"Claimed?" Starsky asked.

"Yes.  Lower level horses run in claiming races, which means they're for sale to any other licensed owner or trainer for the claiming price.  If someone claims a horse out of a claiming race, the horse becomes the property of the new owner as soon as the race is over.  But any purse money, plus the claiming price, goes to the prior owner."

Hutch knew a little bit about types of races.  He squeezed Starsky's shoulder.  "Don't worry, buddy.  I'll keep you filled in."

Hanson said, "Let me know as soon as you're both licensed and have a money market account set up.  Then I'll let Brooks know I've go two falling-all-over-themselves greenhorns completely hooked and eager to spend their money.  I'll introduce you to him, and you'll all sign the papers that will make you part of the partnership, along with Brooks, that's going to buy whatever group of horses he picks up at the sale this weekend."  He paused.  "Any questions?"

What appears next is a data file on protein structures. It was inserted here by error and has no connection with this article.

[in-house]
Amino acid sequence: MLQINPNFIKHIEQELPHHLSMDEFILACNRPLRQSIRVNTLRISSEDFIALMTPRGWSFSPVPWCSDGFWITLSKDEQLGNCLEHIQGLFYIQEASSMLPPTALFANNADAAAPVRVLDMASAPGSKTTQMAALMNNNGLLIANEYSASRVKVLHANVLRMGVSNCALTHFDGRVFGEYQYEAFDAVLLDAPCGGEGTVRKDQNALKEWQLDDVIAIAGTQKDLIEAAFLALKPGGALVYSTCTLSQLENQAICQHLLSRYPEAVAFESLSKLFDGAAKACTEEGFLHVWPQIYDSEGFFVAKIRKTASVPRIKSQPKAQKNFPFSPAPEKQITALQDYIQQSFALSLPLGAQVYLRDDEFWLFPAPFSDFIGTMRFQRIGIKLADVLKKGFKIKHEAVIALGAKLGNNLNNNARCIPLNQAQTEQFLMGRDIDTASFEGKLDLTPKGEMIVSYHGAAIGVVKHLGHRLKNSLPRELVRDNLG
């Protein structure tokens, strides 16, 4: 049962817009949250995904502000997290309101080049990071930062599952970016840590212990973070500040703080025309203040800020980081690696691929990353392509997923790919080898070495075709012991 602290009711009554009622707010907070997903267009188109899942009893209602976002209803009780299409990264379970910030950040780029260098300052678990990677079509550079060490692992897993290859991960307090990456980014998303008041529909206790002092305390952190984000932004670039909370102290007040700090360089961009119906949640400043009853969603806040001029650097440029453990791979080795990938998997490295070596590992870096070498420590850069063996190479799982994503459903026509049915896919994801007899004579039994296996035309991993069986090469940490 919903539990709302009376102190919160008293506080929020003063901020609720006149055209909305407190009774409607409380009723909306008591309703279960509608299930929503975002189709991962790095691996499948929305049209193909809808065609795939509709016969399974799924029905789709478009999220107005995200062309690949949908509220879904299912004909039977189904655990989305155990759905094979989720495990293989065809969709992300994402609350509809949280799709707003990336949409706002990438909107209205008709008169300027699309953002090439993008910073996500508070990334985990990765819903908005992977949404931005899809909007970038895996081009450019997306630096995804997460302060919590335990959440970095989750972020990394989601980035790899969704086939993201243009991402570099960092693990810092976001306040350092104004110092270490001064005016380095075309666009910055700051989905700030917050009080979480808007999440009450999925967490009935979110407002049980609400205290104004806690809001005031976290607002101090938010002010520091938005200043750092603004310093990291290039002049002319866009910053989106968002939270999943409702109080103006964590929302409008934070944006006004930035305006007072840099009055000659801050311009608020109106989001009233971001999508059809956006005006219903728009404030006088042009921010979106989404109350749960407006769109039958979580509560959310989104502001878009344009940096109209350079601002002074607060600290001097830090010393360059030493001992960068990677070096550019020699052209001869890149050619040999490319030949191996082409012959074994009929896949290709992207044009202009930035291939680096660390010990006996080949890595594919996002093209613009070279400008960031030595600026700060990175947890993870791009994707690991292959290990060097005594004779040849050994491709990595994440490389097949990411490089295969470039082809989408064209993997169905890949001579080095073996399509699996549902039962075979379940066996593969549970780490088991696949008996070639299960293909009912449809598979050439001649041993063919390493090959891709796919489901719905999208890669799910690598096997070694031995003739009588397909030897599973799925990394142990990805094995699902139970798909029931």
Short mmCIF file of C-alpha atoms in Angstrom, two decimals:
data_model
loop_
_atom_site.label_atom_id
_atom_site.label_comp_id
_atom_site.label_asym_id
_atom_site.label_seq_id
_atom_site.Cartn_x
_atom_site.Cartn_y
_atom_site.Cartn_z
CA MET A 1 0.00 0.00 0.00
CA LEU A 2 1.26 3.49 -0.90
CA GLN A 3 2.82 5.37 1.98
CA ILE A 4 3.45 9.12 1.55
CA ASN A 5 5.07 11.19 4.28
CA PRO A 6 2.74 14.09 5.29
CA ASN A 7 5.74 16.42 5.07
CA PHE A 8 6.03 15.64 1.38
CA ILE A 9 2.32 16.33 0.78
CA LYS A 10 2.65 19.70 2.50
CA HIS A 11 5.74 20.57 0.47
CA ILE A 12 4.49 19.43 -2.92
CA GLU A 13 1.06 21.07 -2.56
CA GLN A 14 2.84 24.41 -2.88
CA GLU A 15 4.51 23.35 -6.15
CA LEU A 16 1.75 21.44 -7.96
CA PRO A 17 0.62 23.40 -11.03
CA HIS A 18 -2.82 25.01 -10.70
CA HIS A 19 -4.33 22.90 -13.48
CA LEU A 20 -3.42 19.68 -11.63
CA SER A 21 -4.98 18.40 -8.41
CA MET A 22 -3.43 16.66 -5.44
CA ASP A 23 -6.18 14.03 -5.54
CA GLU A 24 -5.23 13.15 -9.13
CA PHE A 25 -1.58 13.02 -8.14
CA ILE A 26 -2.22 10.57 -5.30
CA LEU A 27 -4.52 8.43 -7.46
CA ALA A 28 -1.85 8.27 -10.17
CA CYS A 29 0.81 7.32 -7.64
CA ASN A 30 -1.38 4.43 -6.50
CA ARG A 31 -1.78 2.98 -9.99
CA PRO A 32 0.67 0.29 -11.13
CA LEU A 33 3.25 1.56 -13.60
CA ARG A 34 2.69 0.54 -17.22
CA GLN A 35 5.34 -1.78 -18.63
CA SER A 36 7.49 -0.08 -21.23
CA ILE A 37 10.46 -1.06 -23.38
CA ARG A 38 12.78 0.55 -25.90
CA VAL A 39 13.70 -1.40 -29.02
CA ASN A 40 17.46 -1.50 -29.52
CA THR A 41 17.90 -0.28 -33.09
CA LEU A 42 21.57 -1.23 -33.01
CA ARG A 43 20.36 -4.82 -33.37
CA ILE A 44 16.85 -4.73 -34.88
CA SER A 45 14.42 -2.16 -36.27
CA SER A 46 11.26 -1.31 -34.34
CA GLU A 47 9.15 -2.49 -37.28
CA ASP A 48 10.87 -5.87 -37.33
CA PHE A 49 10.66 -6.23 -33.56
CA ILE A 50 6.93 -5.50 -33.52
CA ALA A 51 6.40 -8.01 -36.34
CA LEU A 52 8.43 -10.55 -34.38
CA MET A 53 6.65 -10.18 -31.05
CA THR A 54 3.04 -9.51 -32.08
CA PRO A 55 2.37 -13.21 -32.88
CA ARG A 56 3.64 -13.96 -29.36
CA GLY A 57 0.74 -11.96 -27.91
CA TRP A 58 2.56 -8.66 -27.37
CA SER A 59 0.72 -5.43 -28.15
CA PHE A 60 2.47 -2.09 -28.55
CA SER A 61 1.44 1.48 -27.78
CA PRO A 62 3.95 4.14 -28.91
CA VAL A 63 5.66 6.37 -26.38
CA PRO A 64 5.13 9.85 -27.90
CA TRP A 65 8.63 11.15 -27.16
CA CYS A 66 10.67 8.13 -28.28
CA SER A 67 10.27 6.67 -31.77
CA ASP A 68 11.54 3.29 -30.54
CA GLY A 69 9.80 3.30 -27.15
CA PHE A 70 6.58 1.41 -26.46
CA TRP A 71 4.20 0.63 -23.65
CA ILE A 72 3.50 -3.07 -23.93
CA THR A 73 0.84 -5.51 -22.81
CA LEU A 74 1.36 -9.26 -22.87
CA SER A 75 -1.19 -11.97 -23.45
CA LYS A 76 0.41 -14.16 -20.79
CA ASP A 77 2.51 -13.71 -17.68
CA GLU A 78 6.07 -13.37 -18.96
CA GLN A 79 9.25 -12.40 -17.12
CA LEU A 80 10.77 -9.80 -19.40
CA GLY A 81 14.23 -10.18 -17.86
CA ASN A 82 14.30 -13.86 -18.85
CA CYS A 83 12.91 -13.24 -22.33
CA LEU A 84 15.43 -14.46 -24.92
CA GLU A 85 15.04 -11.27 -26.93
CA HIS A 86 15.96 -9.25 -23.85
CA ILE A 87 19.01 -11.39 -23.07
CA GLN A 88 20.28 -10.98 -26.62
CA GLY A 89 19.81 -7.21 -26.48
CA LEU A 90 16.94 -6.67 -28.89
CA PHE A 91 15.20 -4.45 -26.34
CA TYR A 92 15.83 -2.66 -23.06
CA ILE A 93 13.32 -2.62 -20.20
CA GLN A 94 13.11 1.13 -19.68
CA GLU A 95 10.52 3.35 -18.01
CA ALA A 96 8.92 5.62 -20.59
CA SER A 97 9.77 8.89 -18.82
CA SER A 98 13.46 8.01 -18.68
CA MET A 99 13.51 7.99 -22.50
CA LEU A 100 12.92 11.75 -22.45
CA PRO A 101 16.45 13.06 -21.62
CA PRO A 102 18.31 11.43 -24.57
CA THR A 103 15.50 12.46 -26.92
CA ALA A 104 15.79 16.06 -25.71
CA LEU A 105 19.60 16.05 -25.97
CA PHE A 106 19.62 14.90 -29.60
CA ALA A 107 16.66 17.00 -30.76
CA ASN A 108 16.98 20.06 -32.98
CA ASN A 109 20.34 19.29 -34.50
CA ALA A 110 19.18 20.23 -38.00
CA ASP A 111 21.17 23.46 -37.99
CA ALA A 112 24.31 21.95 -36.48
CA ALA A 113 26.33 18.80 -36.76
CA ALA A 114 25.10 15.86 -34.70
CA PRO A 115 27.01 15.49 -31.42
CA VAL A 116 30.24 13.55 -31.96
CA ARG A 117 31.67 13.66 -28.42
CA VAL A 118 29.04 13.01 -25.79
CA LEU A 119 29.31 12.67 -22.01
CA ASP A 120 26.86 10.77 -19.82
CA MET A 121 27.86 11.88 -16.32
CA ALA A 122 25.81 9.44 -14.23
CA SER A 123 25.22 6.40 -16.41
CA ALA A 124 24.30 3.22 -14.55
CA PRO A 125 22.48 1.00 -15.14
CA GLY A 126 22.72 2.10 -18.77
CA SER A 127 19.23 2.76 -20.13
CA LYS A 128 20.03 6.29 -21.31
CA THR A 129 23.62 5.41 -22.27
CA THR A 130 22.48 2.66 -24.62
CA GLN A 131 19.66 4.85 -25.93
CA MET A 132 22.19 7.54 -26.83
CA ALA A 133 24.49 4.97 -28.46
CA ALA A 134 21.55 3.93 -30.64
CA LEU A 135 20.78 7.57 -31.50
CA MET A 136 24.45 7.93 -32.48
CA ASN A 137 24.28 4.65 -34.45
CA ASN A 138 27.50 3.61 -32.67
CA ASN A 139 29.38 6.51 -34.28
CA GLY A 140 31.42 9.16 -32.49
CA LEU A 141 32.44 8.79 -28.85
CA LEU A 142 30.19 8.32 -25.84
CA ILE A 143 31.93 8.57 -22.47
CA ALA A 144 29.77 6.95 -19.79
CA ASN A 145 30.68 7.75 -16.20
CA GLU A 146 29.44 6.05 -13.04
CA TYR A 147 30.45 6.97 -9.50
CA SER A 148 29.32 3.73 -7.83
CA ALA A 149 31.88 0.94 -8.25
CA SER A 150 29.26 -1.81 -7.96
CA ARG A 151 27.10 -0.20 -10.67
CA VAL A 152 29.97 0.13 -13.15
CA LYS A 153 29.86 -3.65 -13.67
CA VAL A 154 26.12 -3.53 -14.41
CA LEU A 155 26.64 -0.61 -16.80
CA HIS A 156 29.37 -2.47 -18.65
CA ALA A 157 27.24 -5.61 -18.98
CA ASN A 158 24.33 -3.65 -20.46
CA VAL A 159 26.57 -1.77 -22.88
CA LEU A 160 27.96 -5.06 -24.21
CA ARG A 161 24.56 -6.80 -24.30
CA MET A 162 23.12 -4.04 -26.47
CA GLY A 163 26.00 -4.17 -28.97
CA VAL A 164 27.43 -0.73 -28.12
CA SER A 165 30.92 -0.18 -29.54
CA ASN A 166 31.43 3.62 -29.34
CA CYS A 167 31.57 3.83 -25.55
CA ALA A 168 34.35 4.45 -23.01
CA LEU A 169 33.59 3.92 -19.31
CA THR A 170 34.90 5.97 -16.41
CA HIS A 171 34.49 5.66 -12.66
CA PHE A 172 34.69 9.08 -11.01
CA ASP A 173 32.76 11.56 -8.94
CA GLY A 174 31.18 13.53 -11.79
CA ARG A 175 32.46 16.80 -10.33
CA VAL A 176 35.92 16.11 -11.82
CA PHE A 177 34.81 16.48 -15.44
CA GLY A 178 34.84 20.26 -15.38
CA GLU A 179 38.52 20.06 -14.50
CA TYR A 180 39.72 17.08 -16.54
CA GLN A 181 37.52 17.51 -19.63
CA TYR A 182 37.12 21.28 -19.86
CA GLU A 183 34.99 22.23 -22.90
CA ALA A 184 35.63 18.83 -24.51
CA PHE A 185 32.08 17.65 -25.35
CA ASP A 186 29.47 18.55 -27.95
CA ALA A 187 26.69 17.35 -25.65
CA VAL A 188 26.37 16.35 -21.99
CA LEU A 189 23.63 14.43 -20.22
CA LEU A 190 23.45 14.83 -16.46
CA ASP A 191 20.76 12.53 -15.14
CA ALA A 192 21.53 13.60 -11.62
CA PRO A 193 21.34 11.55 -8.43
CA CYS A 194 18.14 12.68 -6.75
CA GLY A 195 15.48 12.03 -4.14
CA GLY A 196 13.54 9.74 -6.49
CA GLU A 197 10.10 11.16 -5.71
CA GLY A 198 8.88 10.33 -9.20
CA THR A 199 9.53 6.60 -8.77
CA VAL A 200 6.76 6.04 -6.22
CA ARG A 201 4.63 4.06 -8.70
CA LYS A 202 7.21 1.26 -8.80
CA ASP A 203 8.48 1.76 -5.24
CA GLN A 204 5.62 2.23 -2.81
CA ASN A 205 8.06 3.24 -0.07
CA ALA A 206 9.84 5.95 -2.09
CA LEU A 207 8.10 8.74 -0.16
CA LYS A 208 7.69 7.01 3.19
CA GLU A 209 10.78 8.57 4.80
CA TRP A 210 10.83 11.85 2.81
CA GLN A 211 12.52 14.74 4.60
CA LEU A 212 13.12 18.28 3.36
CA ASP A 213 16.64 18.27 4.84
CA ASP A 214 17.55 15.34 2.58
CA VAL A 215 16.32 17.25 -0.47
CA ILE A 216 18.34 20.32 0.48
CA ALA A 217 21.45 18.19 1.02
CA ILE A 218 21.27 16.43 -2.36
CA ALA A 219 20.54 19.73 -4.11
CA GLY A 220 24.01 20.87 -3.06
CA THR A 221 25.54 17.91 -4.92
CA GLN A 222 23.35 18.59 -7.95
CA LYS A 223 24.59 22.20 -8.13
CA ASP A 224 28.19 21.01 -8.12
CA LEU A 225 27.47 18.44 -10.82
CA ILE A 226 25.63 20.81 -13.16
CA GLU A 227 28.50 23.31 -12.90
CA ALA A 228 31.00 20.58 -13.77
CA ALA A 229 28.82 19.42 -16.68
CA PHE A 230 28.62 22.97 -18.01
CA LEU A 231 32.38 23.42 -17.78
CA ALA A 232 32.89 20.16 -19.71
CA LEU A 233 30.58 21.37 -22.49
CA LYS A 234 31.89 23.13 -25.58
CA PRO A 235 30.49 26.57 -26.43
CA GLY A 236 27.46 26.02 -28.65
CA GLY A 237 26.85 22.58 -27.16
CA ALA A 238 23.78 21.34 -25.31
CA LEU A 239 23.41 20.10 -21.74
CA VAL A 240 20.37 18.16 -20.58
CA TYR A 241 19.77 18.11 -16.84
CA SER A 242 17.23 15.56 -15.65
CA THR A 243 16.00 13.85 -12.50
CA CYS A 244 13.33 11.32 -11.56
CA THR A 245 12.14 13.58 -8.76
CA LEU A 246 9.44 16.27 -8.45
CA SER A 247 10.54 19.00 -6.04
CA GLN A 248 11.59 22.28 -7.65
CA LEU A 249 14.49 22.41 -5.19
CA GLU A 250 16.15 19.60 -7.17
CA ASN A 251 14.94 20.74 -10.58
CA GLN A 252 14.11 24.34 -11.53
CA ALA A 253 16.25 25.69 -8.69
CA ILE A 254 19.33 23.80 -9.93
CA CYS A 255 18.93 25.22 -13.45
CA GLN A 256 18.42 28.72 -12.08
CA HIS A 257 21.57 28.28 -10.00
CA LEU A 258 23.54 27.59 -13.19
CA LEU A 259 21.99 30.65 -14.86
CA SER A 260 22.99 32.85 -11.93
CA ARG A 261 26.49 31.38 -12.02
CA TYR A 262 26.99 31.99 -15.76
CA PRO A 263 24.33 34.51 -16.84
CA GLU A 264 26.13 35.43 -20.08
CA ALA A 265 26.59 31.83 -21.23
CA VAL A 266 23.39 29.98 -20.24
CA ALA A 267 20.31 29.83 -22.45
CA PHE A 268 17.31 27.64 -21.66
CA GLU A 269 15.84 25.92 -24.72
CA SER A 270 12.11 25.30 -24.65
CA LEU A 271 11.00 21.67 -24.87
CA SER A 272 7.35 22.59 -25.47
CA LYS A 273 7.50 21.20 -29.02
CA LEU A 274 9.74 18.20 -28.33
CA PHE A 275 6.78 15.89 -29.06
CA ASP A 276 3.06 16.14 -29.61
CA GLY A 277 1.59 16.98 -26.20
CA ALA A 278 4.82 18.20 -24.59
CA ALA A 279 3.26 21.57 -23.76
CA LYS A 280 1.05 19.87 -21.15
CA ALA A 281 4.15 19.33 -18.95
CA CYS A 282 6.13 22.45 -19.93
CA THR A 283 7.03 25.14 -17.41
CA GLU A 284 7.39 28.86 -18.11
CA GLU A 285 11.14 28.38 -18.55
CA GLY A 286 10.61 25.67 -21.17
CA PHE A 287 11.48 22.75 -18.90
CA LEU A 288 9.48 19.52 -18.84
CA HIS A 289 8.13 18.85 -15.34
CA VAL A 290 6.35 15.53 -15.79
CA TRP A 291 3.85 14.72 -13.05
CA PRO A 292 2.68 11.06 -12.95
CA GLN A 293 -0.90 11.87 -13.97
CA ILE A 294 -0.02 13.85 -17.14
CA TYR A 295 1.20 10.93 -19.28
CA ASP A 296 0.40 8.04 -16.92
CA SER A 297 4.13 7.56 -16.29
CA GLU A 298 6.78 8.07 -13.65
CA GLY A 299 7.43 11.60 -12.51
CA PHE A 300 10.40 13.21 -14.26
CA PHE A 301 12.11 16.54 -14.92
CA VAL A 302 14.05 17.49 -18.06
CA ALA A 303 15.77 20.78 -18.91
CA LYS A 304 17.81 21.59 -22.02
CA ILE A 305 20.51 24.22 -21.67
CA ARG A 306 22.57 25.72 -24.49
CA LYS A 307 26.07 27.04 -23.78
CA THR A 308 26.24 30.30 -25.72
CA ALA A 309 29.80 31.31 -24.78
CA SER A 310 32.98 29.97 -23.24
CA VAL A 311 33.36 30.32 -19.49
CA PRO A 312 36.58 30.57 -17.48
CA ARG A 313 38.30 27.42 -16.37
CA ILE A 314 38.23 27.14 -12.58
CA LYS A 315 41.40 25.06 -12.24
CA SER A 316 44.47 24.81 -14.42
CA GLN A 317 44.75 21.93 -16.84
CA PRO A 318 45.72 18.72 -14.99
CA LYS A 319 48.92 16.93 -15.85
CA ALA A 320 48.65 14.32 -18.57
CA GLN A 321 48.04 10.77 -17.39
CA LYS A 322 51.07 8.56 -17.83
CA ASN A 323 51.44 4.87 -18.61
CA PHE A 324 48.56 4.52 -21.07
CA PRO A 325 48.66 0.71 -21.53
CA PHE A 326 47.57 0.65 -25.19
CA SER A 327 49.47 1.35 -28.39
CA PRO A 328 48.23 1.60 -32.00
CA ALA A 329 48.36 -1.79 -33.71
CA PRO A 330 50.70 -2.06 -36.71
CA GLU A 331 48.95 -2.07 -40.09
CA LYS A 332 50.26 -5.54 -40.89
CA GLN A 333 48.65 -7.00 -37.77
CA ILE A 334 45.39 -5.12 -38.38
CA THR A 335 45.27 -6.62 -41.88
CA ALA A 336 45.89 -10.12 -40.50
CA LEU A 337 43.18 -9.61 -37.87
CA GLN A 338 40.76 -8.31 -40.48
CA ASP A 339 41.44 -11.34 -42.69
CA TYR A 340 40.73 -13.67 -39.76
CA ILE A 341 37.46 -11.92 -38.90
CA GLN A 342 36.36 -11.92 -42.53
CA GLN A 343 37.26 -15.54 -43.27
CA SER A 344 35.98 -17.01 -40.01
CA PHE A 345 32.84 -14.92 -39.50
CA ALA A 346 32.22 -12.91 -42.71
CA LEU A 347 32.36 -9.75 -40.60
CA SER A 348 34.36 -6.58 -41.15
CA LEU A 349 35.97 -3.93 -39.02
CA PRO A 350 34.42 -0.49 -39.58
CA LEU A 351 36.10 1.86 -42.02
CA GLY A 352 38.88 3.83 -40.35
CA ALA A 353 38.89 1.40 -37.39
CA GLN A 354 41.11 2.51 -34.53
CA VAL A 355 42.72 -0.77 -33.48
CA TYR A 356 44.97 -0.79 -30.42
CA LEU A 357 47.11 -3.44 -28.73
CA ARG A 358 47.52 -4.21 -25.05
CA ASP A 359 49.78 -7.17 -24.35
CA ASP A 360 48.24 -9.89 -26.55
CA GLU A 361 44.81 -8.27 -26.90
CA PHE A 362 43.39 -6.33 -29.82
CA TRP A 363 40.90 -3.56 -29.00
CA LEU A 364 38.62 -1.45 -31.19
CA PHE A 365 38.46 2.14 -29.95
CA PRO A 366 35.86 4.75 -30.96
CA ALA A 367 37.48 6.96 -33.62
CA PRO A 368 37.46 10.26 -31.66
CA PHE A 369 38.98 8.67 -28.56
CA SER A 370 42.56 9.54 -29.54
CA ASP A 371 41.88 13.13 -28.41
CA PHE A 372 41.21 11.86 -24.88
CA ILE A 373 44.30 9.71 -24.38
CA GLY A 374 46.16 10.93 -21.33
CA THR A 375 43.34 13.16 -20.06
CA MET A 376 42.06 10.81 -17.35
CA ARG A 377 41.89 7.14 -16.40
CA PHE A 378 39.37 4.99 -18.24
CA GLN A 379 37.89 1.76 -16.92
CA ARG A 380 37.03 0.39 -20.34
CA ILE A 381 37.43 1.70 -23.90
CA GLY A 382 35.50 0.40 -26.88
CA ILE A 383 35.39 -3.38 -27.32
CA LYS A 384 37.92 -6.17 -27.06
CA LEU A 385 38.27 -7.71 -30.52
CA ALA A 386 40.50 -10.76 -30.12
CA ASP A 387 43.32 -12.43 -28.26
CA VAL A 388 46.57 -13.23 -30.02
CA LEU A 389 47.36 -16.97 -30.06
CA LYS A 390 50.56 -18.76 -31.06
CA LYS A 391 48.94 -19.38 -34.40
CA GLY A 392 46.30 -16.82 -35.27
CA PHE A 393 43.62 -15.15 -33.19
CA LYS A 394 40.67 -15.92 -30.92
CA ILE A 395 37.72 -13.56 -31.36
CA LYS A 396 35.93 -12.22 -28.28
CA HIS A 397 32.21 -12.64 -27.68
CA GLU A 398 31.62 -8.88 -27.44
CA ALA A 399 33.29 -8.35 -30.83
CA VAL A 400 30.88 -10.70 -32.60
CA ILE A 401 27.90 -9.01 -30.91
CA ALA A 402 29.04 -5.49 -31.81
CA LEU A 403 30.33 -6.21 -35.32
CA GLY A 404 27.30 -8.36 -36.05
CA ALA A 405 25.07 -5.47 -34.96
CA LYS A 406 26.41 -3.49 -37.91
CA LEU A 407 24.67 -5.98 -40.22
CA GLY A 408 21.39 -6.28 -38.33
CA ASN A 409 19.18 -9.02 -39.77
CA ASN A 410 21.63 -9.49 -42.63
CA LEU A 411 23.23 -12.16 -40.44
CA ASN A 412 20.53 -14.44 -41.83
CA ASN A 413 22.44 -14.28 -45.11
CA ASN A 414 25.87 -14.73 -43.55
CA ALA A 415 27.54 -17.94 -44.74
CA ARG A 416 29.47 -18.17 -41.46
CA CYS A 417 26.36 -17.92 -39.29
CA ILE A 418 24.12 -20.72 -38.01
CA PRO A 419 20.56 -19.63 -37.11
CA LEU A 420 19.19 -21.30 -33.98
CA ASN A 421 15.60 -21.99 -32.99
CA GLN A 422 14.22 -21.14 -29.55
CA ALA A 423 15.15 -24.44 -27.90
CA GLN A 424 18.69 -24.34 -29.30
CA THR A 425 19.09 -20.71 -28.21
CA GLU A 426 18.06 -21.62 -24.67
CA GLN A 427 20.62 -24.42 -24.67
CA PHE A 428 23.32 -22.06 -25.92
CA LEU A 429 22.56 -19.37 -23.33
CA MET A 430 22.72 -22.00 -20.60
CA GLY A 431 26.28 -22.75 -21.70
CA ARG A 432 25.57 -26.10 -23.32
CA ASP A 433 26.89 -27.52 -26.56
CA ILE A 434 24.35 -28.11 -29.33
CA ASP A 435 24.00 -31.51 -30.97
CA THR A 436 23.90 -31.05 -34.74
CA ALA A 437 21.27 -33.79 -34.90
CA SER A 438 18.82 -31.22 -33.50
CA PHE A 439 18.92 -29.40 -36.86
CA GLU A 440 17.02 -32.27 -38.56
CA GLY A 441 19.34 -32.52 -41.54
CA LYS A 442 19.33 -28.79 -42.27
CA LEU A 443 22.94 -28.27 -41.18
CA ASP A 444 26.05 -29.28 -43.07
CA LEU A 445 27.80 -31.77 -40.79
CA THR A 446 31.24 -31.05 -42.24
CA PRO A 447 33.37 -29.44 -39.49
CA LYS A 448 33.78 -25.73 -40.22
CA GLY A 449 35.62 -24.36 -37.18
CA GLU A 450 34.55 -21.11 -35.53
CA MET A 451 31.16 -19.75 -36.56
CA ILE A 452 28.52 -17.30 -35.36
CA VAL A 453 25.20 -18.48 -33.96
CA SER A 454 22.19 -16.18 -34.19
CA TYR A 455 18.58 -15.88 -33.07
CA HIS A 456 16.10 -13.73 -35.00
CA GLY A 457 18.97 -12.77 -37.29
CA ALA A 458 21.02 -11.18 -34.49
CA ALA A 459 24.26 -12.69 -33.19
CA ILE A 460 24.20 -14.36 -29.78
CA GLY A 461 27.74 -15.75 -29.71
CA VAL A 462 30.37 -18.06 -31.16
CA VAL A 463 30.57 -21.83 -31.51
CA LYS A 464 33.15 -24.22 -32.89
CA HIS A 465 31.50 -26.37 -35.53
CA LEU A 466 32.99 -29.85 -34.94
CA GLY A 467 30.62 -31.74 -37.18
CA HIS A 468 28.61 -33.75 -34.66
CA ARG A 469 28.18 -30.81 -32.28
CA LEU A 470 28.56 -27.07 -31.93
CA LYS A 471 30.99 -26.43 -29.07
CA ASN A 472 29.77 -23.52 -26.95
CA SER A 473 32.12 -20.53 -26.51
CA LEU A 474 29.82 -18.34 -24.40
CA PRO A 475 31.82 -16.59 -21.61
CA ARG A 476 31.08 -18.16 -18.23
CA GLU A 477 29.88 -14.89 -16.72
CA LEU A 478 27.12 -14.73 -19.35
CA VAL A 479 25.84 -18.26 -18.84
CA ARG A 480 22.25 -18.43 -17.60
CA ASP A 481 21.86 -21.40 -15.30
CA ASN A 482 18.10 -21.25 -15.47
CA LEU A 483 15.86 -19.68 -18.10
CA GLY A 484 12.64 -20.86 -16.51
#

Hutch asked, "What's our backstory going to be?  How do we know you?"

Hanson drew a breath.  "The less you have to lie, the easier it will be.  You can go ahead and say that you used to be cops, and we stayed in touch after you did the undercover job for that movie.  A couple of years back, you were vacationing in Canada and happened to buy a winning lottery ticket.  So, you quit the force and have been looking for something fun to invest in, and once I mentioned racehorses to you, you jumped all over the idea, and have been waiting for me to bring you in on the Brook's 1982 partnership."  Hanson shifted.  "Don't say anything about having made prior investments in things like oil or minerals, because Brooks dabbles in that kind of stuff all the time, and he'll catch on right away that you don't know much, and that could make him suspicious."